To Peel or not to Peel?
Firstly – if you decide to begin introducing solid foods to your baby before he or she is 6 months of age, it is best that you always peel all fruits and vegetables before you cook and puree them.
Otherwise – despite the fact that the peels of fruits and vegetables contain much nutritional goodness – you may be concerned about some other issues for your baby:
- problems with digesting the peel
- the potential for choking
- the potential for allergies
- a too strong, or a bitter taste
- residual waxes and pesticides
Problems with digesting peel…
- Consuming fruit or vegetable peel can cause an upset tummy in some babies – others have no problems.
- When you want to introduce a fruit or vegetable into your baby’s diet, first consult your baby’s doctor.
- Peel the food the first time you give it, and once you are certain that the food agrees with your baby, try cooking it with the peel on.
- Carefully monitor your baby’s reaction to the same food with and without the peel.
- If there is a digestion problem, try again when your baby’s digestive system is more mature.
The potential for choking…
- If you peel fruits and vegetables for your baby, you will minimize the risk of choking.
- Unpeeled items can be hard to puree to a completely smooth texture, and small pieces of peel may remain, though these shouldn’t present a serious choking problem.
- Large pieces of un-pureed peel would certainly be hazardous for younger babies, so always remove the peel before cooking and pureeing fruits and vegetables if your baby is very young – or ensure that the puree is really fine, and any pieces of peel are very small.
- If your baby is old enough for finger foods, be sure to peel any fruits or vegetables that you give him or her until you are fully confident in his or her ability to chew well.
The potential for allergies…
In a sensitive baby, it is possible that fruit or vegetable peel could trigger a reaction. The allergenic potency of some foods – including apples and peaches – is higher in the peel than in the flesh of the fruit.
A too strong, or a bitter taste…
Your baby may find the taste of fruit or vegetable peel too strong or bitter for his or her taste. In this case, remove peel from the foods you give to your baby – but try again from time to time.
Residual waxes and pesticides…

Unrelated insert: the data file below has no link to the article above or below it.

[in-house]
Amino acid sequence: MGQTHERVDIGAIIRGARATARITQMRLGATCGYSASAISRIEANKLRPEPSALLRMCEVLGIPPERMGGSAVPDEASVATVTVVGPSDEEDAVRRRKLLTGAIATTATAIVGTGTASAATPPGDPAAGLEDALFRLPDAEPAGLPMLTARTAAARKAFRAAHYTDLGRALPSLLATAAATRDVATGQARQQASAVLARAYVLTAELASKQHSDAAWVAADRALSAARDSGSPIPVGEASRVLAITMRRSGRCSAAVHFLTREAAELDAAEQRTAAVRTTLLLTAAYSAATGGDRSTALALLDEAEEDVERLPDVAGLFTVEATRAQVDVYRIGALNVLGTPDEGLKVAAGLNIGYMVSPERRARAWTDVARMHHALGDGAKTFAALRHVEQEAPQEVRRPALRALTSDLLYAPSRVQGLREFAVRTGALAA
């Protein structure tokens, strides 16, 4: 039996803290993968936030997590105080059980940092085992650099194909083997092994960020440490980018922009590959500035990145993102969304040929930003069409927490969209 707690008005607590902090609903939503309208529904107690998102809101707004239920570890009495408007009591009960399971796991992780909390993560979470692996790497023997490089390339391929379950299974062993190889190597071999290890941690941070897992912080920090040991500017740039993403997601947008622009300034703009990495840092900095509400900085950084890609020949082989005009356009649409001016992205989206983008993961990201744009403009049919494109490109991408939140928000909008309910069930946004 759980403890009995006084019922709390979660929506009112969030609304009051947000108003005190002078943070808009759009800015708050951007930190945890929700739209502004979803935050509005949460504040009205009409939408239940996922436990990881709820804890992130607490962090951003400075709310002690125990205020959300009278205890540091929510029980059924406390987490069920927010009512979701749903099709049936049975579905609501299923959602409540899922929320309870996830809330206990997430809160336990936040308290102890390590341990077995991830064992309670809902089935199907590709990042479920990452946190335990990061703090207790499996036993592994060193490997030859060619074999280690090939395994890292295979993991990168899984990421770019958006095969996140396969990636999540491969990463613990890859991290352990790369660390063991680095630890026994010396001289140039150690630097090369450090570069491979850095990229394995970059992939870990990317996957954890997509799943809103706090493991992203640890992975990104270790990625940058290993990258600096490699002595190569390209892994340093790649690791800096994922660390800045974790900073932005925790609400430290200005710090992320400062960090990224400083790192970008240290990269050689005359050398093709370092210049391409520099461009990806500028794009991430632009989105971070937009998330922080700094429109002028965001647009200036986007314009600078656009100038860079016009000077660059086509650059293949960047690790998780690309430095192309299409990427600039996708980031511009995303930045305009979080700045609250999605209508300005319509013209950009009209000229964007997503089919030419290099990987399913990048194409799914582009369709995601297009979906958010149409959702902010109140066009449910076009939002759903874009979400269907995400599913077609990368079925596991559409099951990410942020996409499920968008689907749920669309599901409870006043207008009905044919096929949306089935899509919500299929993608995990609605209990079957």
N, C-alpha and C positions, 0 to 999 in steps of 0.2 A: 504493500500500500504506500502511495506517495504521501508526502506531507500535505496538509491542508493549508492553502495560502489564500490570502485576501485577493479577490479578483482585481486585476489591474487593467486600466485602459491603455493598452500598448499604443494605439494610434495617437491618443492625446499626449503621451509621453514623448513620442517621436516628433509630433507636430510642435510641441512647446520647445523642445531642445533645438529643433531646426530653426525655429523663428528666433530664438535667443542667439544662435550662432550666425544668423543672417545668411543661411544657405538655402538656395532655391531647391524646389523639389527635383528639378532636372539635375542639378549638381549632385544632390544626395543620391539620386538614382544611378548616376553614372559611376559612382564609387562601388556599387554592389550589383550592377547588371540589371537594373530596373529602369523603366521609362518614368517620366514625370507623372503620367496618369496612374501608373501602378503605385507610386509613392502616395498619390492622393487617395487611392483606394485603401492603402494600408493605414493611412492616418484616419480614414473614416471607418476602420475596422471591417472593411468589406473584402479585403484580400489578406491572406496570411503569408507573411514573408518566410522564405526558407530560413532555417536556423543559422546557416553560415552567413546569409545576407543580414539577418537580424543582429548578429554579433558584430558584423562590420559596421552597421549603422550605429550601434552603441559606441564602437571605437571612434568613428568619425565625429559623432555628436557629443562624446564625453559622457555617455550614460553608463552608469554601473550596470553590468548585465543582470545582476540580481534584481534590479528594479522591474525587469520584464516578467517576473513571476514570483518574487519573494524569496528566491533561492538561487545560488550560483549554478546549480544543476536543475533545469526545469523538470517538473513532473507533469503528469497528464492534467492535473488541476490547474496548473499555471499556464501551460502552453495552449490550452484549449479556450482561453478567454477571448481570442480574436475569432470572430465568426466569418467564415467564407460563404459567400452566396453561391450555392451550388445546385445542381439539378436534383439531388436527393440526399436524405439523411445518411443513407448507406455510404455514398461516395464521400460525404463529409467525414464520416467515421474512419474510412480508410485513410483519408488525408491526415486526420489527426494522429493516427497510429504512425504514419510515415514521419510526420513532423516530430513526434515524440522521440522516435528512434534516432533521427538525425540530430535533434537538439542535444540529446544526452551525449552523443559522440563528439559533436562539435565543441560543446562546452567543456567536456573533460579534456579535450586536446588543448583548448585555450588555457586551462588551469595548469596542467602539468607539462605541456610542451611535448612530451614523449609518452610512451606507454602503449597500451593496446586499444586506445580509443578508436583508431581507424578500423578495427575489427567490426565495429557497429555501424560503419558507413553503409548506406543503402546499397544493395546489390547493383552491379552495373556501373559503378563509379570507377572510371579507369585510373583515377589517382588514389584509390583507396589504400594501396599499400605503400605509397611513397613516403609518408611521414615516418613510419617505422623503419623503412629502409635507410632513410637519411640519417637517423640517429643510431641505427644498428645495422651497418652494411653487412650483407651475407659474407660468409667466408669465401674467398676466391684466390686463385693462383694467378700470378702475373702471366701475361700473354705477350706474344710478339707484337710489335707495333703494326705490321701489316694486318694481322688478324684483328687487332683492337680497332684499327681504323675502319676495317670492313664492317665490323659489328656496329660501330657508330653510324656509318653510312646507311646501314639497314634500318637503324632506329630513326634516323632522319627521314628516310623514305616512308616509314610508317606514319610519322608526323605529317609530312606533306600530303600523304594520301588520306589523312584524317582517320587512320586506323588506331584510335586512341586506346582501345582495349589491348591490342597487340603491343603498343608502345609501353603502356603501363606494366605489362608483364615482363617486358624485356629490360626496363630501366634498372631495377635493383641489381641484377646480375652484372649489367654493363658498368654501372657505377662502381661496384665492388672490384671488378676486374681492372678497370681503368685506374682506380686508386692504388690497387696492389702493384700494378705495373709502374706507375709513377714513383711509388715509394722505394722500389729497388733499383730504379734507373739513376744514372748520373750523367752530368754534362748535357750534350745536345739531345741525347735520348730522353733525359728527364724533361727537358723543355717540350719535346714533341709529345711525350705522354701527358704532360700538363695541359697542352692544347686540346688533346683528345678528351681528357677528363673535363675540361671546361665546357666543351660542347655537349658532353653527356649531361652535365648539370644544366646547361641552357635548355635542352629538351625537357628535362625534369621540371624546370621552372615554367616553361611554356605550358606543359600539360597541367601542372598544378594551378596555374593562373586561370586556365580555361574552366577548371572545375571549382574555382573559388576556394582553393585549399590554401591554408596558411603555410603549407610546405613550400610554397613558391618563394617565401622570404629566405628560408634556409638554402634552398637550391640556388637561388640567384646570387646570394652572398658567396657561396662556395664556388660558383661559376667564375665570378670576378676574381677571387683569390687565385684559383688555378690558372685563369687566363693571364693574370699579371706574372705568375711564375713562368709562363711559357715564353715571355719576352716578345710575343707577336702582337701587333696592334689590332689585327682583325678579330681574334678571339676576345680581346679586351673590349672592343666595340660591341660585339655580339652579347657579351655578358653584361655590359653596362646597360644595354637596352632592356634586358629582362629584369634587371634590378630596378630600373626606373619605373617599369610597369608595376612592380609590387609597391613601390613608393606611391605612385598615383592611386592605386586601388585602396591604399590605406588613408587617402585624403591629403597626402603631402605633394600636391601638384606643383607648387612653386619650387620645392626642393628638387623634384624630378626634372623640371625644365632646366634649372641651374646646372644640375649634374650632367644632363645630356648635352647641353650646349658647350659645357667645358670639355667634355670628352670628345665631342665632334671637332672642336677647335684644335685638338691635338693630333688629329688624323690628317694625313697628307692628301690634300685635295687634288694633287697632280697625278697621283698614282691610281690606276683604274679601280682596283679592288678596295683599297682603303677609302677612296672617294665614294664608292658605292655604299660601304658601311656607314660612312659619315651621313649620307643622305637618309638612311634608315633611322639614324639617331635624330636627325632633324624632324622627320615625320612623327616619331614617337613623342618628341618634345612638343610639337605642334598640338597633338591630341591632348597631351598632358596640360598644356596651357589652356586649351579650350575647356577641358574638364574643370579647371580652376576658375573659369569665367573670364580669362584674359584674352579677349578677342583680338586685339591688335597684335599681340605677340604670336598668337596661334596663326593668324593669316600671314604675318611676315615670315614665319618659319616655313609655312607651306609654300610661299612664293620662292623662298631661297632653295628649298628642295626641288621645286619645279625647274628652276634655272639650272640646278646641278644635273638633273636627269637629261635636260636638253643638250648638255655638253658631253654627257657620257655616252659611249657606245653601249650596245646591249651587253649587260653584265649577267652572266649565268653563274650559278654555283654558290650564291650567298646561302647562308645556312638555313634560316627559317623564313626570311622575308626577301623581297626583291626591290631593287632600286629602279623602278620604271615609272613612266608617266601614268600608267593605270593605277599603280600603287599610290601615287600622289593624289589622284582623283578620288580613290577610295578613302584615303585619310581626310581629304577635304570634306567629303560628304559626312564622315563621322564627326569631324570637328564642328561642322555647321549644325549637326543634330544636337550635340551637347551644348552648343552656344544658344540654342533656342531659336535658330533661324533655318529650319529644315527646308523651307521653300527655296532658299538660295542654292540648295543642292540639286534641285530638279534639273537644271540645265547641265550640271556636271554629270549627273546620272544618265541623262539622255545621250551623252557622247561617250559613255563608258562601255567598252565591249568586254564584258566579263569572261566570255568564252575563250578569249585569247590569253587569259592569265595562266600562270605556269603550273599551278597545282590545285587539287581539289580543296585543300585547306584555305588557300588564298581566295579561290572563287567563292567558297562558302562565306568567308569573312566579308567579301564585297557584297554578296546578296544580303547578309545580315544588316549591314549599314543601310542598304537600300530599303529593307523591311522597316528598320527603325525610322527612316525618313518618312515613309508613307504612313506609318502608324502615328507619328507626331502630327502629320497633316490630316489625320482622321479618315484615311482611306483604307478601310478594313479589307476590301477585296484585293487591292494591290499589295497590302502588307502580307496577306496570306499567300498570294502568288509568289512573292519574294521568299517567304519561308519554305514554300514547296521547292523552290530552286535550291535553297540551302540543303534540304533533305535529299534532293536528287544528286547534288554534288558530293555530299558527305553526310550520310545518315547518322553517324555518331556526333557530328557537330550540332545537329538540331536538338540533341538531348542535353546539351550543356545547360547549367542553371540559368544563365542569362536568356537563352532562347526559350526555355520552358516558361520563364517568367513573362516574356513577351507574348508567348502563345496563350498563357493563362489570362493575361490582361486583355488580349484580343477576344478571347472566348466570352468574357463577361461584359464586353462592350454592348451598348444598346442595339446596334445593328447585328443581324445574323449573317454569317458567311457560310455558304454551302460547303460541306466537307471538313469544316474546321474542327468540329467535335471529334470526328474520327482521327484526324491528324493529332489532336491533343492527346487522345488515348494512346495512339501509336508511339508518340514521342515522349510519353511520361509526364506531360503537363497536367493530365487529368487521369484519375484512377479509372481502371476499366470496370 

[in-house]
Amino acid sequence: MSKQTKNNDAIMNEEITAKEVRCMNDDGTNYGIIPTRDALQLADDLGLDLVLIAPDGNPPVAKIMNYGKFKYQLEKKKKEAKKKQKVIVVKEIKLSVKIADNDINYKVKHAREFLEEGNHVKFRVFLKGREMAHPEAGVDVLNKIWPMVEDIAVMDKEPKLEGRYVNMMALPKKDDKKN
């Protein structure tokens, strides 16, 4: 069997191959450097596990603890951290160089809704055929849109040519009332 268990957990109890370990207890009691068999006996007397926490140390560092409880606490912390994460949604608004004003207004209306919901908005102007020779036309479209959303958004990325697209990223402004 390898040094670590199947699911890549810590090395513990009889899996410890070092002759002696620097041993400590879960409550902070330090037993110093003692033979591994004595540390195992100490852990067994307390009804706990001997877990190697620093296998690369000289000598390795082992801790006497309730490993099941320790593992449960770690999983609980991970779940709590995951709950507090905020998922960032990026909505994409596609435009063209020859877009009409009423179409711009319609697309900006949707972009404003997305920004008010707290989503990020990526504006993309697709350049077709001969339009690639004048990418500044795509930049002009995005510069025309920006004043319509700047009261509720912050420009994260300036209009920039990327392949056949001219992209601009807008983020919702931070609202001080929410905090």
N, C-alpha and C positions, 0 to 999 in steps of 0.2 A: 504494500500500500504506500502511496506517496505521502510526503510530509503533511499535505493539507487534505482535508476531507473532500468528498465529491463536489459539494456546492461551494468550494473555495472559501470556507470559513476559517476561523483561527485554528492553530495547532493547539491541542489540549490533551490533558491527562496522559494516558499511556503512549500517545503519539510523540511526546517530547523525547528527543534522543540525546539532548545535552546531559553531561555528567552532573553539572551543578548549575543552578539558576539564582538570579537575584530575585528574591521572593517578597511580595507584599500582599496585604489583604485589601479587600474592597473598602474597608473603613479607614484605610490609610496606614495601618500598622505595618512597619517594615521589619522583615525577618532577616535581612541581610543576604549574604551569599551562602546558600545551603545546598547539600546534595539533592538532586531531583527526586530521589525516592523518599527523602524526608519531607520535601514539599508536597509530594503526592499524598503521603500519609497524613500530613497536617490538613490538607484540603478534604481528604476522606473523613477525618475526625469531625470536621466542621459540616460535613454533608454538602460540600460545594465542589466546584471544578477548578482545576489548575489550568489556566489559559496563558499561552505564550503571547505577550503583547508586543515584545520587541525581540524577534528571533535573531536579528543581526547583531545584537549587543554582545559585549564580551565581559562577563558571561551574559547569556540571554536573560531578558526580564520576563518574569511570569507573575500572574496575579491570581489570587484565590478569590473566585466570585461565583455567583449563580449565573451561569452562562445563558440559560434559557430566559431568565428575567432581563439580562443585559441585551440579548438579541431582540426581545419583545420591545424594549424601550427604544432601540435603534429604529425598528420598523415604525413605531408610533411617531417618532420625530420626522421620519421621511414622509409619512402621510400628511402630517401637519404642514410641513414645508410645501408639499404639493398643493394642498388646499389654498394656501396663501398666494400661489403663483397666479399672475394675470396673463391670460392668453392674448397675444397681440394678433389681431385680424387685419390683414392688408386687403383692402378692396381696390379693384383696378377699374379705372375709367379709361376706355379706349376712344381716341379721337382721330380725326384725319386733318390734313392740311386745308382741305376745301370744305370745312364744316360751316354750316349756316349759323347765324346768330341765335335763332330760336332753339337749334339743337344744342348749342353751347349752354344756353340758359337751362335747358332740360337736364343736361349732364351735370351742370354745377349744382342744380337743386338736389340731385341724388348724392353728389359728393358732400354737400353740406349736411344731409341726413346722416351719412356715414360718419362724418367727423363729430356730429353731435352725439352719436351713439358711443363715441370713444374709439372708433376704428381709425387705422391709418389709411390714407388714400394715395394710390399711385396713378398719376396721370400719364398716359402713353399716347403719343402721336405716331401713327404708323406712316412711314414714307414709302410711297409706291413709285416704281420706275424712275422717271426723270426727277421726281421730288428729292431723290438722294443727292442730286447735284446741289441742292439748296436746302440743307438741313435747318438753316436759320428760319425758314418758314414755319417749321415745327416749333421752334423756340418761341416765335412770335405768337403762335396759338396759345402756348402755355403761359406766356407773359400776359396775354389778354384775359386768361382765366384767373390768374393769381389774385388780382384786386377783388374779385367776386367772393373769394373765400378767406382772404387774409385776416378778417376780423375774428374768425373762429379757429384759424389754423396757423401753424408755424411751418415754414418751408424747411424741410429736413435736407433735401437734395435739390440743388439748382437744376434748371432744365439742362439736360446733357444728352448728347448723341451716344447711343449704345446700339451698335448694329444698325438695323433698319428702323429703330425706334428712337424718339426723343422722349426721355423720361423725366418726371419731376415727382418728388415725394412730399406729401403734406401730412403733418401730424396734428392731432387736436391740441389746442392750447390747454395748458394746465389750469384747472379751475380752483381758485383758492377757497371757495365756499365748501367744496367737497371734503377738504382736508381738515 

- The skins of many fruits and vegetables harbour often hazardous pesticide residues – and pesticides are believed to contribute to behavioural problems, learning difficulties and serious health problems.
- A baby’s body easily absorbs pesticides, so is particularly vulnerable – however, the benefits of a diet rich in fresh produce far outweigh the risks, so do not exclude fruit and vegetables from your baby’s diet.
- Peeling fruits and vegetables may – according to some experts – remove up to 99% of pesticide residue.
- According to the U.S. Environmental Protection Agency (EPA), most pesticide residues remain on the skin of produce, and don’t pass into the food.
- The FDA and the UK’s Food Standards Agency advise thoroughly washing produce, rather than peeling – as vitamins, nutrients and fibre are also present in the skins.
- Wash and scrub items thoroughly under warm, running water (warm is more effective than cold), or use a special product that is available for the purpose – do not use ordinary soap, as it may also contain harmful chemicals!
- Delicate fruits – like strawberries – should be soaked, then rinsed.
There are, however, some pesticides that cannot be removed from produce – by washing or by peeling! These are the systemic pesticides that are often applied at the roots or to the soil around crops,which are then absorbed into the plant in order to destroy pests who attack the plant tissue.
Buying certified organic (or 100% organic) produce is the only real solution to this problem – and to pesticide residue on the skins of fruits and vegetables. Although it is more expensive, it may be the right thing for you and your baby – and there are benefits in flavour as well.
Do remember, though –you still need to wash organic produce well, as bacteria may remain from organic fertilisers, or from just handling. Even bananas skin should be washed, as the skin may be handled by your baby, transferring bacteria to the fruit itself – and then into his or her mouth!
- Make your baby’s diet as varied as possible, so there is not frequent, on-going exposure to a particular pesticide.
- Don’t give baby fruits and vegetables with bruised or mouldy skins. These often contain higher concentrations of pesticides.
- Buy ‘locally-grown’ – produce transported over long distances will have been treated to keep it ‘fresh’ for the journey.
- Buy in season – out of season produce will have been imported from overseas.
The U.S. Environmental Protection Agency lists 12 fruits and vegetables as likely to contain the highest concentrations of pesticide residues:
- sweet bell peppers
- imported nectarines
- imported grapes
Kale (collard greens) and green beans – are often contaminated with organophosphate insecticides.
Whenever possible, buy the organic versions of these foods for your baby.
Produce found to be lowest in pesticide residues include:
- sweet corn
- sweet peas
- kiwi fruit
- cantaloupe melons
- sweet potatoes
This information presented to you acts as a guide which contains researched information only and is not intended to replace advice from a qualified health professional.